In the precarious years that followed the Restoration of Charles II, the senior clergy of the Church of England navigated the country’s shifting politics at their peril. But high principles still had their place, as John Jolliffe explains.
A.A. Mitchell profiles James II: the last Stuart King; brave in battle but futile as a monarch; and who signally failed to reconcile his subjects to his ossified political beliefs.
What was the “black thing” that palsied the character of the brave but highly unpopular monarch who was dethroned in 1688? Maurice Ashley queries a poisoned historical legacy.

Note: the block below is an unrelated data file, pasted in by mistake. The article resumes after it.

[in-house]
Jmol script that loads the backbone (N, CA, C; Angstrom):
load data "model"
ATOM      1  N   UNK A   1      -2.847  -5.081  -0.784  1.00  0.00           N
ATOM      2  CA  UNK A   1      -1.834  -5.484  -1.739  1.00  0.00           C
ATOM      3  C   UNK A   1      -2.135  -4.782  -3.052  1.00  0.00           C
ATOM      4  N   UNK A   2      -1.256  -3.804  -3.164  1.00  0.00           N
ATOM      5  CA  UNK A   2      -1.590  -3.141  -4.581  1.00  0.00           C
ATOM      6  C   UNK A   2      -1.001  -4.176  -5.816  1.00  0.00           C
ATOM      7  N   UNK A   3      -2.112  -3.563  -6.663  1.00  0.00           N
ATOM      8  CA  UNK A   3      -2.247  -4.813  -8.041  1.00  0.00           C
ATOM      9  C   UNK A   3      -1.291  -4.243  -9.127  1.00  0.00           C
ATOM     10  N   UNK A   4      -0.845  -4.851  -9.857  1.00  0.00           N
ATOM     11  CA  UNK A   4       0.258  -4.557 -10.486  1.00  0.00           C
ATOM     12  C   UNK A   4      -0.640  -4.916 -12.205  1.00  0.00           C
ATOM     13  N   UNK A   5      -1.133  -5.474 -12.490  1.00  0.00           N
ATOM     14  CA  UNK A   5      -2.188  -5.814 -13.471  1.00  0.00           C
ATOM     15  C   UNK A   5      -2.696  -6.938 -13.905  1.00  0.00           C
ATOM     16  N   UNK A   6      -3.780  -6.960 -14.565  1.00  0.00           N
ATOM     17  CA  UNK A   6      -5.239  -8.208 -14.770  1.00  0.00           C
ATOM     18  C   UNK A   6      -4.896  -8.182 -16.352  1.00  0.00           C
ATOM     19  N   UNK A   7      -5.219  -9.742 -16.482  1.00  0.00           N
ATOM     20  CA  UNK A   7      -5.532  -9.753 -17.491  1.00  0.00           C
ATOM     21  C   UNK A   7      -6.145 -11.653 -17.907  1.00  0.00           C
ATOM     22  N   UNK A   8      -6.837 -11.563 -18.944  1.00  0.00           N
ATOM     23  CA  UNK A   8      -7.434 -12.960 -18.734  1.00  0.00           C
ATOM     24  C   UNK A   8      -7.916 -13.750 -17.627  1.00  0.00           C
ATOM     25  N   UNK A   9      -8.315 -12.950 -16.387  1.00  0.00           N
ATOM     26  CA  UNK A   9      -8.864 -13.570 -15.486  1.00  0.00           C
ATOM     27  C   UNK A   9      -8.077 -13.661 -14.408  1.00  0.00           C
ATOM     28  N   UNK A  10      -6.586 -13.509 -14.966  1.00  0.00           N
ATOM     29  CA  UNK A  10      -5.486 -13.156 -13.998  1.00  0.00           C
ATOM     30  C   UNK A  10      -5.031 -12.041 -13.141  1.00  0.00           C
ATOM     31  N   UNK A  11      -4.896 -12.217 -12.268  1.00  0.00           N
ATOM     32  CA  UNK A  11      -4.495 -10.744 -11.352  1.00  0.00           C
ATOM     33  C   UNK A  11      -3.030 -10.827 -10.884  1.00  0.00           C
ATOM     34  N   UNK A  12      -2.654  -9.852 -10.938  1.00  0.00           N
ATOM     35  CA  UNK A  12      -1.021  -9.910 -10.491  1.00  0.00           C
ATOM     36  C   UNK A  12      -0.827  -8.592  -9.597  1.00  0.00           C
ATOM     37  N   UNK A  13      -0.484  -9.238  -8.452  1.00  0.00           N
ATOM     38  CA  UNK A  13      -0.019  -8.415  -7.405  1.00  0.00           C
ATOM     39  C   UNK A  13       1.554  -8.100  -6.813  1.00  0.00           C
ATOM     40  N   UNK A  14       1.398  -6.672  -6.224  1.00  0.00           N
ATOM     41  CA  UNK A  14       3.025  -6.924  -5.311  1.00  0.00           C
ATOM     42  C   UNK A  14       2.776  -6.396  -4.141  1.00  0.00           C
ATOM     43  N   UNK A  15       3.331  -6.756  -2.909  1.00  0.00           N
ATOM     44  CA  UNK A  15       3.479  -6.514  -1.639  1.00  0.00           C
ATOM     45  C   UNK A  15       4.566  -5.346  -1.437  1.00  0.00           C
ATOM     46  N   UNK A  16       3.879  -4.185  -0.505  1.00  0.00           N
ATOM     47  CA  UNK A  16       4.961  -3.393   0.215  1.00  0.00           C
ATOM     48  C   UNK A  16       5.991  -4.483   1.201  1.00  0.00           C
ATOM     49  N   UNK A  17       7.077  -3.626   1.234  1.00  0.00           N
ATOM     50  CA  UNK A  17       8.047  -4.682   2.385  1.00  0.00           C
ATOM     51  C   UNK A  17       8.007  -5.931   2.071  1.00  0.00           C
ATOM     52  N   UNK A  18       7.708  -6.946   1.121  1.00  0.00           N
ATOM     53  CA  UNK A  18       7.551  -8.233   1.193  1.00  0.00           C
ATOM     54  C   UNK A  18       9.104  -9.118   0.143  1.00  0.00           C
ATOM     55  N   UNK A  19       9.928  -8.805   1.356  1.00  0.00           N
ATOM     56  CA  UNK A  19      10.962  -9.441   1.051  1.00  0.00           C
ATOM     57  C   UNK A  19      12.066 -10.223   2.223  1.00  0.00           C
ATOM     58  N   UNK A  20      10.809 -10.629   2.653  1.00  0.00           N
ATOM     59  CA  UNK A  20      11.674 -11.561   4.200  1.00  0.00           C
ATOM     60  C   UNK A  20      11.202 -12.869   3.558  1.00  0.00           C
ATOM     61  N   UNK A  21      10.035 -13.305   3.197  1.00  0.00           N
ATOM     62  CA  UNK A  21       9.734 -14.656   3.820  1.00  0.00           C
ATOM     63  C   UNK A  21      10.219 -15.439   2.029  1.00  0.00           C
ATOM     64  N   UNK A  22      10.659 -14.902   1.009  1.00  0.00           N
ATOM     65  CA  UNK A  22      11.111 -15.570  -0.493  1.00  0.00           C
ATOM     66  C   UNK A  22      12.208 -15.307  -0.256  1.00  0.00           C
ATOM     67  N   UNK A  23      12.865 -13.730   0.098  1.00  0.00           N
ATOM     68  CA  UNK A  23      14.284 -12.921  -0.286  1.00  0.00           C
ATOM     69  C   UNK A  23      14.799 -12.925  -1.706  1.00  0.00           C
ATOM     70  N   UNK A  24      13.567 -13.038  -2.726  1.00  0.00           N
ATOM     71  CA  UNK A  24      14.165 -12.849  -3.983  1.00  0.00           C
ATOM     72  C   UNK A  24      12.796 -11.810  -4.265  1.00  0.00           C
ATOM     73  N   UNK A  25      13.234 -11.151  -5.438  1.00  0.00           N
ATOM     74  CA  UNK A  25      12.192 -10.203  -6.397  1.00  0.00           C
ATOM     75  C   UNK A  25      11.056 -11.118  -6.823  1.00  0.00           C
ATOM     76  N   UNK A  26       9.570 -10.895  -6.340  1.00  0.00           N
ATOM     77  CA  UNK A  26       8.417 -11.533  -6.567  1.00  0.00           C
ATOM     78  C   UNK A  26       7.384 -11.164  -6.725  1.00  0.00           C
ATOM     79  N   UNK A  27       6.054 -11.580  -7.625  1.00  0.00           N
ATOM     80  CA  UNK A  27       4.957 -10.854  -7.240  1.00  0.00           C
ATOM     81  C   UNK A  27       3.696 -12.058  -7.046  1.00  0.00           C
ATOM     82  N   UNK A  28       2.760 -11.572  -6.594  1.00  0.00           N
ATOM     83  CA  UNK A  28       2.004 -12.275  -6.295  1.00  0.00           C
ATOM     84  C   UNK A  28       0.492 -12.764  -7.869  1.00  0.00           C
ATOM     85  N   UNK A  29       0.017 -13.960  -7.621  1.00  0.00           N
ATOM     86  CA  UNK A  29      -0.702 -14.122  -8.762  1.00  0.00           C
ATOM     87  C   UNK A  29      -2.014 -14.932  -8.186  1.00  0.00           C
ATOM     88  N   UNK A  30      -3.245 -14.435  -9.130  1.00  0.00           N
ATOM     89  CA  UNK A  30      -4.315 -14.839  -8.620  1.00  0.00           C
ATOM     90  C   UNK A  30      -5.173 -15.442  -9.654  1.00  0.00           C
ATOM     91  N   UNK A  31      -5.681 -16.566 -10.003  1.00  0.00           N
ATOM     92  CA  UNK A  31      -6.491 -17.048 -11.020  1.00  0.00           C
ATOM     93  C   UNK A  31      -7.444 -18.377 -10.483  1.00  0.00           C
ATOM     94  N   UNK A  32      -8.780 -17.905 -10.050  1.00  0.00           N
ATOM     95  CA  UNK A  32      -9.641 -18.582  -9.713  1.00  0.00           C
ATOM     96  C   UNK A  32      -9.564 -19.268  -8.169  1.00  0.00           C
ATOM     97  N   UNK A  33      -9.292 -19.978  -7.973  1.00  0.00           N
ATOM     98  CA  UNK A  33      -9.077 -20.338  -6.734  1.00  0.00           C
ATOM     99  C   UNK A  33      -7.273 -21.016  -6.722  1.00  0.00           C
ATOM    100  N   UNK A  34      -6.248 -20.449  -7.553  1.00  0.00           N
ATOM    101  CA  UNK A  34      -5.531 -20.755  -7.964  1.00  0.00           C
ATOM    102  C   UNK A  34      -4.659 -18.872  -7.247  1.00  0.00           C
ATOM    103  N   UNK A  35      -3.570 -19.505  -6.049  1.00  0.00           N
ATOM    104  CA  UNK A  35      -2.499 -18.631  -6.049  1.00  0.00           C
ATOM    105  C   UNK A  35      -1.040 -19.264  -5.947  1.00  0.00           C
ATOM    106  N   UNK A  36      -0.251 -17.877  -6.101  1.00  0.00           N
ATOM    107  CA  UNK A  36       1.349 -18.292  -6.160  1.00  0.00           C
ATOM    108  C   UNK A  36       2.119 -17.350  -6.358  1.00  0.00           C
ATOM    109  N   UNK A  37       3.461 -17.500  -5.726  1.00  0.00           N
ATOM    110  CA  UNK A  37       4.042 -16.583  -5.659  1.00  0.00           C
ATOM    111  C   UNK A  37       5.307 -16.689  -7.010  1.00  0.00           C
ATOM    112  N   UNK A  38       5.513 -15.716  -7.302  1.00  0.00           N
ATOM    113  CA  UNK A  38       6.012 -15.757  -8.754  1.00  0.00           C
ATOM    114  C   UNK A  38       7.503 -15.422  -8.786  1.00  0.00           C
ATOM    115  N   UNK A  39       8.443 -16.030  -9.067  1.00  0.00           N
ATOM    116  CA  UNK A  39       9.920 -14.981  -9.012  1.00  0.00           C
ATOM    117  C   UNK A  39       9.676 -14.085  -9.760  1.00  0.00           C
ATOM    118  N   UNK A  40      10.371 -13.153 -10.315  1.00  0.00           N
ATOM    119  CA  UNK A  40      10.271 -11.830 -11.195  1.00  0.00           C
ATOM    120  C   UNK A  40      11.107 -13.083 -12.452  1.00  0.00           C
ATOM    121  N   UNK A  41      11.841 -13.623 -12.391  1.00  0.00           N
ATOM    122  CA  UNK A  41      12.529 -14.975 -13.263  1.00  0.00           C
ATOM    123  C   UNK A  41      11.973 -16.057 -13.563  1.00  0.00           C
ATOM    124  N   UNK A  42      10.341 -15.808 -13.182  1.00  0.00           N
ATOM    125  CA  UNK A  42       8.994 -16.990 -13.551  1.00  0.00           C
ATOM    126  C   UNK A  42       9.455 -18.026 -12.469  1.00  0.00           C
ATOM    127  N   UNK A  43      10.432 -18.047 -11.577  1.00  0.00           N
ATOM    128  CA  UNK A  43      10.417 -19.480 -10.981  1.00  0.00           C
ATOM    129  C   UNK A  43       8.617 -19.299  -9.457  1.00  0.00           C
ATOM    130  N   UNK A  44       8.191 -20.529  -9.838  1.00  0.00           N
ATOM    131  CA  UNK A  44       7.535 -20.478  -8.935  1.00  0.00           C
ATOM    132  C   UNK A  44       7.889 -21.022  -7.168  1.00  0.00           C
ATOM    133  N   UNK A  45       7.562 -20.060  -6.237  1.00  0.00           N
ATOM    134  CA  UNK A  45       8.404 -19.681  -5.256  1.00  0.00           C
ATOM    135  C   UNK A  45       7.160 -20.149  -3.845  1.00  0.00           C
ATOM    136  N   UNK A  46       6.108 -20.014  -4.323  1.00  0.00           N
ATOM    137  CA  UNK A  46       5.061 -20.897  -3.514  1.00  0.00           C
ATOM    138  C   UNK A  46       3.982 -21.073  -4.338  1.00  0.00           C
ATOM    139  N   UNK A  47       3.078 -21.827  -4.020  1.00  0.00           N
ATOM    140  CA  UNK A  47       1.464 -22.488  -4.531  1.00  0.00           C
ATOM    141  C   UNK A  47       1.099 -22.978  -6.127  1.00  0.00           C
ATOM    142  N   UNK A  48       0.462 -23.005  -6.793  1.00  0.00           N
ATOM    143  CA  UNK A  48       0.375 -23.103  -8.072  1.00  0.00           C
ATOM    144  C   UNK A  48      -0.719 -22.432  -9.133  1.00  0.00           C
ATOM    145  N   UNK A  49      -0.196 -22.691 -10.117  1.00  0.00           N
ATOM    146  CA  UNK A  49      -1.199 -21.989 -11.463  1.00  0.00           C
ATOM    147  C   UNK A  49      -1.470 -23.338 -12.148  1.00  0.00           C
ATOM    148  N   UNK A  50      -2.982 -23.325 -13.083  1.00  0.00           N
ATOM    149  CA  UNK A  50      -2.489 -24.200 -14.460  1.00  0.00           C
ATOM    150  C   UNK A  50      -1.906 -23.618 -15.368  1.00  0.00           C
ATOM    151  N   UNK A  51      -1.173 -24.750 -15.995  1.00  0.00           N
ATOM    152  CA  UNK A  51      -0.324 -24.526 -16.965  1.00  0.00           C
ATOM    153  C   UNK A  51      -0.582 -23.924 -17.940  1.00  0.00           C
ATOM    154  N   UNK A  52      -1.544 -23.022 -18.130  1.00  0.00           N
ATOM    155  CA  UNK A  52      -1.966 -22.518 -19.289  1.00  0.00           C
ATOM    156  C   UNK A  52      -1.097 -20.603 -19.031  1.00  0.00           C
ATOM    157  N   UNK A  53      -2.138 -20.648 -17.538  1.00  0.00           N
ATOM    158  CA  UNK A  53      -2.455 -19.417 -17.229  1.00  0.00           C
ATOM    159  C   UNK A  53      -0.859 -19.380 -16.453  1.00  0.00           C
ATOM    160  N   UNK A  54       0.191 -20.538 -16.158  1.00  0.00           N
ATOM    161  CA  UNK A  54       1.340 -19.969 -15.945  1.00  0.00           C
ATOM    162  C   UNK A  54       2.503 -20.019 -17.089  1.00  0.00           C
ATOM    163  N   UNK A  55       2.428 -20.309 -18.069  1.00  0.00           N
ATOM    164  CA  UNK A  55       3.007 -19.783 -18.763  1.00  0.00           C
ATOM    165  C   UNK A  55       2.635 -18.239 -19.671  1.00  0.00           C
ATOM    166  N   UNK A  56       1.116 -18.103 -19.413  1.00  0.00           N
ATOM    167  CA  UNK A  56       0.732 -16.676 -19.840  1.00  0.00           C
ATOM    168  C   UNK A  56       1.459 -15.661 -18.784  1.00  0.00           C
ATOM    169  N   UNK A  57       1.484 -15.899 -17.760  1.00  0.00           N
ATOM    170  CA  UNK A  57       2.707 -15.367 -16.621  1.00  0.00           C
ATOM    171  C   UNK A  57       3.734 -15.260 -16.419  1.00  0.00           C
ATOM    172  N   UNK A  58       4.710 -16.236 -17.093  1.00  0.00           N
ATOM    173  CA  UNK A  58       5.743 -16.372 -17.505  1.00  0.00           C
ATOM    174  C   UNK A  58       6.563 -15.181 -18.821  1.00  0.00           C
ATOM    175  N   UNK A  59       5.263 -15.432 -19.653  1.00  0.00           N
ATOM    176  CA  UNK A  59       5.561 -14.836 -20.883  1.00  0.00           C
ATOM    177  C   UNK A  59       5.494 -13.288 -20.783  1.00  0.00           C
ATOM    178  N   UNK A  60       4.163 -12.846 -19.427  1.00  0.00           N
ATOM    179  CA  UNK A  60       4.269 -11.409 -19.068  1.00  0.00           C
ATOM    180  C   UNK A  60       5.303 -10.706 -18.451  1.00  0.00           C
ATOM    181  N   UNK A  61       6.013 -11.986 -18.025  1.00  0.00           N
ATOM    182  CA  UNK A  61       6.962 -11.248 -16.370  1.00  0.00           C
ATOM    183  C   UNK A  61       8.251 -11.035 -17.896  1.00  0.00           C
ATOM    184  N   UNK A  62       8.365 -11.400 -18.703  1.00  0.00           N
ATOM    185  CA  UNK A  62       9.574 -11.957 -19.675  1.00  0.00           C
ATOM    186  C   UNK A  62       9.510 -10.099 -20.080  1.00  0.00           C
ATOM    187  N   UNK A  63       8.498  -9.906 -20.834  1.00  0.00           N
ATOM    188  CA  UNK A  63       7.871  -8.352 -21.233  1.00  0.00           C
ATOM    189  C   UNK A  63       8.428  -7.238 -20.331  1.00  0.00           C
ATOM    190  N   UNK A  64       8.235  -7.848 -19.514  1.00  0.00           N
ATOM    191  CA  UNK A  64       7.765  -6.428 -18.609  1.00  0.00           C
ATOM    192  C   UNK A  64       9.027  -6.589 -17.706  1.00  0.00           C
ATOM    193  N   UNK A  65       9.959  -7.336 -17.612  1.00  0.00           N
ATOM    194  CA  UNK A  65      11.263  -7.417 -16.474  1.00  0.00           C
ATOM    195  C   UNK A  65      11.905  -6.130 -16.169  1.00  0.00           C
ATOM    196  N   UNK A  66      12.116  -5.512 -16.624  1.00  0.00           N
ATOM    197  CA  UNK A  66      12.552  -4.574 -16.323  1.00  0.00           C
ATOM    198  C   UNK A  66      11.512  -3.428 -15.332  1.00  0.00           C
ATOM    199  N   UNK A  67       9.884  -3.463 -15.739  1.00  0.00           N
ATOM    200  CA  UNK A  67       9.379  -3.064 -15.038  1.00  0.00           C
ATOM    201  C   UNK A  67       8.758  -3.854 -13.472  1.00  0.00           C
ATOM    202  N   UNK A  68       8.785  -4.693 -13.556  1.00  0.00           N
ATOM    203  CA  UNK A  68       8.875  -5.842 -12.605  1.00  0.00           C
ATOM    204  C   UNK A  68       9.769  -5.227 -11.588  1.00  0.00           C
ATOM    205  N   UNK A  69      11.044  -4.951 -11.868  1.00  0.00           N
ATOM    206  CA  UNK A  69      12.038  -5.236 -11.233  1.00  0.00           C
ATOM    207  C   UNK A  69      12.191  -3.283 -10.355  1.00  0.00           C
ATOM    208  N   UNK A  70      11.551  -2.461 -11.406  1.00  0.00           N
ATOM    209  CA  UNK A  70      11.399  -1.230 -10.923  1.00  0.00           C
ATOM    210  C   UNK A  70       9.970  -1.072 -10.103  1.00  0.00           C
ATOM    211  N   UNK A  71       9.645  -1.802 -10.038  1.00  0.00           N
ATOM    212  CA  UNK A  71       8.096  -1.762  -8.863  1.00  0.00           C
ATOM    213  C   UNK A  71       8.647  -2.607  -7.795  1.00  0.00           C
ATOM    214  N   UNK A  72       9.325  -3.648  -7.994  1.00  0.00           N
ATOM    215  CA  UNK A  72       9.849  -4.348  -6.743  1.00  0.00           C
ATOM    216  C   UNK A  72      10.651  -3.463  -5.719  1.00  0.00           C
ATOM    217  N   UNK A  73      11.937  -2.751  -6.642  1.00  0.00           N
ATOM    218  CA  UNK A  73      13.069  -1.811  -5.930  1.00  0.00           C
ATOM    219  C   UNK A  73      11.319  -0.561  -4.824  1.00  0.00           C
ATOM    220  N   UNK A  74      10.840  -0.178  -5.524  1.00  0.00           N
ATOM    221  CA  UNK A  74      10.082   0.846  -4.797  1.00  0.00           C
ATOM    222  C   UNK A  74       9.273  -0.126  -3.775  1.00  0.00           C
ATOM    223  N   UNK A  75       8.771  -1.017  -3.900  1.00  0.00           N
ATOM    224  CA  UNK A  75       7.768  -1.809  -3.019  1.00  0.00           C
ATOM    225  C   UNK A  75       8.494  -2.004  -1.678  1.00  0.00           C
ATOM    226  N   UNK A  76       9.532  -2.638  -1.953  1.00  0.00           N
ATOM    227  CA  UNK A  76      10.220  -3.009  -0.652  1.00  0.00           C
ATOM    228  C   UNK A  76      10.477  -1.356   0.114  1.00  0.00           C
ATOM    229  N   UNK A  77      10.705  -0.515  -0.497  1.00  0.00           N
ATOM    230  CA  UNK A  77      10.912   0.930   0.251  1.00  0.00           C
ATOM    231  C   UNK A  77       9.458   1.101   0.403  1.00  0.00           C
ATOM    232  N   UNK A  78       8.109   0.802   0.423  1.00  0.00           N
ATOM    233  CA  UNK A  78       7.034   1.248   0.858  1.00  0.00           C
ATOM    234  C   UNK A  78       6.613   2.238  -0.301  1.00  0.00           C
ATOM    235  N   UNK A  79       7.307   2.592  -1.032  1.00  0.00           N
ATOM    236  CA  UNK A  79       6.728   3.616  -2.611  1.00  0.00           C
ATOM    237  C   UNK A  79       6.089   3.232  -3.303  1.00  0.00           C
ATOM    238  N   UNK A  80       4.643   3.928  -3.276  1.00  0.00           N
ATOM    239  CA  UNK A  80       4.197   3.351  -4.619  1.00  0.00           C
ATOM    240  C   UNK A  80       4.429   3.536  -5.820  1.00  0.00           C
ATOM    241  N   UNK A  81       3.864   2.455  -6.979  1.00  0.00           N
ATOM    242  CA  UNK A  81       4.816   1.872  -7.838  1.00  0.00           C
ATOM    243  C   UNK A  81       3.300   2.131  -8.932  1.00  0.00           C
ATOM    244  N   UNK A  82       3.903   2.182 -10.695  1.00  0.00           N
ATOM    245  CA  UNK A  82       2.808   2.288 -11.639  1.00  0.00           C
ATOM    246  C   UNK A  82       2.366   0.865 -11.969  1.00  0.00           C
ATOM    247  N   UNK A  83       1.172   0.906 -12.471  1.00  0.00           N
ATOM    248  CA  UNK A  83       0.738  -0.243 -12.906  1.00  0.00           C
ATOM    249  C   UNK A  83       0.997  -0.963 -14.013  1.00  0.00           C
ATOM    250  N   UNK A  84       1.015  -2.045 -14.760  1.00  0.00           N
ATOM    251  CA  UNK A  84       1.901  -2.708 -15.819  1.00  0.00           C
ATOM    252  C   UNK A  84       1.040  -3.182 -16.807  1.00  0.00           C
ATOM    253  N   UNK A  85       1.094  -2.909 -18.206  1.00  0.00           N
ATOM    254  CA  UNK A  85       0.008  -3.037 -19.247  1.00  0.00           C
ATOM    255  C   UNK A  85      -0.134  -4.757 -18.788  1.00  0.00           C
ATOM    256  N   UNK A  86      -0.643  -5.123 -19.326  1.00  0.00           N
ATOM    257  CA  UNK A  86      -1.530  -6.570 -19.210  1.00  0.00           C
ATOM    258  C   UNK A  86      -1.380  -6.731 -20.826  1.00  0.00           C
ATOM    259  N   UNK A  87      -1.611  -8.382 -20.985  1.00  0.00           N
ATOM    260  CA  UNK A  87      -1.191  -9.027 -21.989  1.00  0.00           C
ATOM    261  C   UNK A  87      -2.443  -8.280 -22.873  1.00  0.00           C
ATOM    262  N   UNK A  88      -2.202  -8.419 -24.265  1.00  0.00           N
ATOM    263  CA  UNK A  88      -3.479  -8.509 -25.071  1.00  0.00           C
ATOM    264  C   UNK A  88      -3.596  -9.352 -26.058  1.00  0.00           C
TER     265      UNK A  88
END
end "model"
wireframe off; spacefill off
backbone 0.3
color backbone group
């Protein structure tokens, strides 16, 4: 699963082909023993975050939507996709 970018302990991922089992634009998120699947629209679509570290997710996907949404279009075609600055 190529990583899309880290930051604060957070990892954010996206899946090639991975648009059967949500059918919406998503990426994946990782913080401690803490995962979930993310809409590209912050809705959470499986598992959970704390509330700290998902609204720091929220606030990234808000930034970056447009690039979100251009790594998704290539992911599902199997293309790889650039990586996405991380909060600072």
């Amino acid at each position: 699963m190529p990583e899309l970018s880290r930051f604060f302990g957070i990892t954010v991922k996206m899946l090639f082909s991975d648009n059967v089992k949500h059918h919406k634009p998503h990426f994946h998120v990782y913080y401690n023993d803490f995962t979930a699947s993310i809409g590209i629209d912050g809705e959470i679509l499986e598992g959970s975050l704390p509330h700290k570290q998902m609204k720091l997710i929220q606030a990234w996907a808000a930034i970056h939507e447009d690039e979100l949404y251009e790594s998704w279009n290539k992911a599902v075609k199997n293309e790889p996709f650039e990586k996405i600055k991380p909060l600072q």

J.P. Kenyon describes how, in 1688, there were weighty reasons to suppose that the new royal heir was a changeling, smuggled to the Palace in a warming pan.
Edward Corp looks at the life of a monarch in exile.
Why did Monmouth fail and William of Orange succeed? Robin Clifton investigates the tale of two rebellions.